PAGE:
me feel less unsophisticated. She’s a very cool lady indeed.

Andrew couldn’t have handled everything more thoroughly, or with more class.
He’s a genuine dynamo, and unobnoxiously smart on top of it all.

More after we unpack . . .

thank you jim

Tim Hwang

To Whom It May Concern:

Tim Hwang is a prime candidate for law school and for the legal profession. He sees and understands social networks. He is a student of how to build them. He understands that the structure of a functioning social network in the integrated media environment of cyber space is connected layered interests to a single focal point each object and audience for the others. He sees this in the structure of argument that makes a winning message in the space.

I refer you to his blog description of a breakfast at my house as my evidence.

Tim explores how social forces manifest themselves, for better or for worse, in technology and law. He thinks about how economic and social forces influence the design of the internet.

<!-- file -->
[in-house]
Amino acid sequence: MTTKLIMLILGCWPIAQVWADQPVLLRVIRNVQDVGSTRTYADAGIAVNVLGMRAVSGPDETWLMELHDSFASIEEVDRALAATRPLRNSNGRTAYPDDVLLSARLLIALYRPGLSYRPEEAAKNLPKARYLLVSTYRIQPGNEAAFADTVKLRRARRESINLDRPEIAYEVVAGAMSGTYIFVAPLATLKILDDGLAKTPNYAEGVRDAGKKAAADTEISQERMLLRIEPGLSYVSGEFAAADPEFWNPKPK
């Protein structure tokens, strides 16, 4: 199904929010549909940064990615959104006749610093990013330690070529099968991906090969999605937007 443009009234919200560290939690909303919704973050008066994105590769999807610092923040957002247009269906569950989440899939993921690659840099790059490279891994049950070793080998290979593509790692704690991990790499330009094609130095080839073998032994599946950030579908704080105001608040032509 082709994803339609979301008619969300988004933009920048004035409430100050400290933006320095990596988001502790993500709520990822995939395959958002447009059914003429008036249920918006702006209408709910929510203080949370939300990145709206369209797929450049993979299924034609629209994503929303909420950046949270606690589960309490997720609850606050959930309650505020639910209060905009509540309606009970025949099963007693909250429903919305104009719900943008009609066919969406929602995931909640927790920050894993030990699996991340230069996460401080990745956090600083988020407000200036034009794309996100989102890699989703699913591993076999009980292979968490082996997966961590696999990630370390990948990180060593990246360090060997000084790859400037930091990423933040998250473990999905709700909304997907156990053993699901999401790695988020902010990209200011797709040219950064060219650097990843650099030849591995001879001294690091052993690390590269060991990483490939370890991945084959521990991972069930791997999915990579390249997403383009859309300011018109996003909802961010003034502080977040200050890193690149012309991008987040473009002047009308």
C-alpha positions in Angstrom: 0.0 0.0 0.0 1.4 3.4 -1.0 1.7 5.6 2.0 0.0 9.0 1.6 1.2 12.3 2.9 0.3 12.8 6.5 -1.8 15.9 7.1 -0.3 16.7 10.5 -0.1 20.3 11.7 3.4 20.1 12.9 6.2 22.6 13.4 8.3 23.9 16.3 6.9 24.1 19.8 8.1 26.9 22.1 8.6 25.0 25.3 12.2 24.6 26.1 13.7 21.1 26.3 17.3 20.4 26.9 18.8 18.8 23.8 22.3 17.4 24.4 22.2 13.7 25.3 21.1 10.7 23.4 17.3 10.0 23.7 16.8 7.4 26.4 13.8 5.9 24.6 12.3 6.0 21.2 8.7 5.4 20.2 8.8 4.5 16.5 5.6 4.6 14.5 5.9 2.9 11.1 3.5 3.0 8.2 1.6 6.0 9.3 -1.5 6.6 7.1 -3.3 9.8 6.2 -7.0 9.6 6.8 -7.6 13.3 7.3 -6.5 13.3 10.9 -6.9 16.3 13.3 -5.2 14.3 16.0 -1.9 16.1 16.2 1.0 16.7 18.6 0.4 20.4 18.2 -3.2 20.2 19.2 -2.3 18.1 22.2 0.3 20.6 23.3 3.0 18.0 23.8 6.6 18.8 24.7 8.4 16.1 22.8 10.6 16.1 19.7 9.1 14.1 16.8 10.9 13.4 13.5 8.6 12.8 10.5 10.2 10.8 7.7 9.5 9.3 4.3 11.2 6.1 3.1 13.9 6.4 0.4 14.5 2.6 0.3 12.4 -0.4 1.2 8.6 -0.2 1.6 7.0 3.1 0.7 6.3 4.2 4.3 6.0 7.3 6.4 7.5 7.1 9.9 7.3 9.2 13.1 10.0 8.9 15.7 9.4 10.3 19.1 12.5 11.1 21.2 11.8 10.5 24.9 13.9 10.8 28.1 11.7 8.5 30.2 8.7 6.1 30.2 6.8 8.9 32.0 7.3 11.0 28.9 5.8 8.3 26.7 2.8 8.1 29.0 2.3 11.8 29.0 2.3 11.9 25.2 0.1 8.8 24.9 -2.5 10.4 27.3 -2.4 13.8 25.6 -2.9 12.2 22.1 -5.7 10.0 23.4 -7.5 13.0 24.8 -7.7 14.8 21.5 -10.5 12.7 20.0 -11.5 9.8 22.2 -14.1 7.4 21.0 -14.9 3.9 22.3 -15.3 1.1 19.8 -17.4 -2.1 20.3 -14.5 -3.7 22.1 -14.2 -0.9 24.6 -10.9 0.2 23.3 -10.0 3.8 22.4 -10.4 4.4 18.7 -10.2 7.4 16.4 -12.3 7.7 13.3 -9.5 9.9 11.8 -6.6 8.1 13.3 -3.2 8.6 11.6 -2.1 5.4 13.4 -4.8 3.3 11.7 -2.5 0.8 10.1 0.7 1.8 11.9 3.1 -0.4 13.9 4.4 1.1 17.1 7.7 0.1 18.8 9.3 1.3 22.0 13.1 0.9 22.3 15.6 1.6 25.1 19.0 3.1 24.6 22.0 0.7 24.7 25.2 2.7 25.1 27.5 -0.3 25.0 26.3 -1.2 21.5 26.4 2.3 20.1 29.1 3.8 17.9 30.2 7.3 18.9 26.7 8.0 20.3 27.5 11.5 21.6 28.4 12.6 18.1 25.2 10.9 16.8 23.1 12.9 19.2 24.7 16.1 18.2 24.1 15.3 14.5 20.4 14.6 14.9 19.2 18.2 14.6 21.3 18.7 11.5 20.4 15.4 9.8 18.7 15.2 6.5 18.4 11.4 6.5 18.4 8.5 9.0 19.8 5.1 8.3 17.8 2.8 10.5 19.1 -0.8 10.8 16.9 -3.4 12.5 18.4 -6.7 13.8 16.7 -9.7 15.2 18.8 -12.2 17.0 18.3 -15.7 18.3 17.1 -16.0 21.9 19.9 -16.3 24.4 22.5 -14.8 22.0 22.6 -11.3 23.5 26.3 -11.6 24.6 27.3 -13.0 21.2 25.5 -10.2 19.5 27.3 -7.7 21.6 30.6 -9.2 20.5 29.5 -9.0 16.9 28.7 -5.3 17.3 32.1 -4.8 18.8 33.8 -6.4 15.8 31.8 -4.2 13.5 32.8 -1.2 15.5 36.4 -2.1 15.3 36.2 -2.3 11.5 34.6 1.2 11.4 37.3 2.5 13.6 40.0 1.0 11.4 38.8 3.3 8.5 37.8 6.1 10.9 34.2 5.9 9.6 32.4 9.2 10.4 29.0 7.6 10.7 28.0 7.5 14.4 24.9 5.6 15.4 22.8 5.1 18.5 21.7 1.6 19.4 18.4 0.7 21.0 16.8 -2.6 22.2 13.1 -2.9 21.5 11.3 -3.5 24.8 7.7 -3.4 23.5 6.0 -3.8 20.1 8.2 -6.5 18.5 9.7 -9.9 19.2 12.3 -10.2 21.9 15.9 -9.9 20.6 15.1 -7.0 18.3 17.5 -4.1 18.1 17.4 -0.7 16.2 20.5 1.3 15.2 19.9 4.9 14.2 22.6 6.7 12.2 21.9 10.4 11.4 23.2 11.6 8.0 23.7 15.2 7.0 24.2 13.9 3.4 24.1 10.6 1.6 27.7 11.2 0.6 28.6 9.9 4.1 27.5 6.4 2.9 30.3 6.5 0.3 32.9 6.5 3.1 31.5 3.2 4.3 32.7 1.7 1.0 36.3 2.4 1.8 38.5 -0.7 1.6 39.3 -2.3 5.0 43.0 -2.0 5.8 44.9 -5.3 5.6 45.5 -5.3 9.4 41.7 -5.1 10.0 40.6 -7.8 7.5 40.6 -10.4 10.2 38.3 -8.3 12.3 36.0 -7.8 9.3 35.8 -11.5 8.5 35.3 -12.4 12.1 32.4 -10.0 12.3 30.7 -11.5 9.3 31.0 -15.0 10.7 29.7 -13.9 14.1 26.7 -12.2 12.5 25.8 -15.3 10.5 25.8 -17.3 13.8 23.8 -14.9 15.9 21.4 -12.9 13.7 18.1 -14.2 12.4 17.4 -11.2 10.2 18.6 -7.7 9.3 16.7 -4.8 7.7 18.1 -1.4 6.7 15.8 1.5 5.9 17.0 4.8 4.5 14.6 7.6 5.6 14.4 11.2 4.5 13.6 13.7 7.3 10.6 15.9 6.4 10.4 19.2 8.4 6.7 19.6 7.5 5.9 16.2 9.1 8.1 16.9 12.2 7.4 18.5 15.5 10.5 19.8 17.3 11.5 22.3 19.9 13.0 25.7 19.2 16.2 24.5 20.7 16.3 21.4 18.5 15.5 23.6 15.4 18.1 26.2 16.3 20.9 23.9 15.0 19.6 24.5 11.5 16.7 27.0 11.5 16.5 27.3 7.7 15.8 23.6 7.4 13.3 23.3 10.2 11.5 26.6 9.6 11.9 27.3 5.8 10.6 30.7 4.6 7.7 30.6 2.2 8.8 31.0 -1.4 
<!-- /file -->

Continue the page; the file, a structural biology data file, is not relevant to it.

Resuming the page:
Tim is skilled in organization and detail-oriented work. He enjoys dealing with logistical problems, assembling resources for a
project, and collaborating with others towards a goal. He is a valuable person to have on your team. I have asked Tim to help me design and build a social educational network with poker thinking at its core. I recommend him.


the evidence to prove it
the question to ask
what is the game
who are the players

[this is the entire session of cyberone: hold’em history with howard lederer and crandell addington — a wonderful hour (the opening sequence with crandell addington previously posted is followed here now by howard lederer in discussion with andrew woods and my real-world avatar.]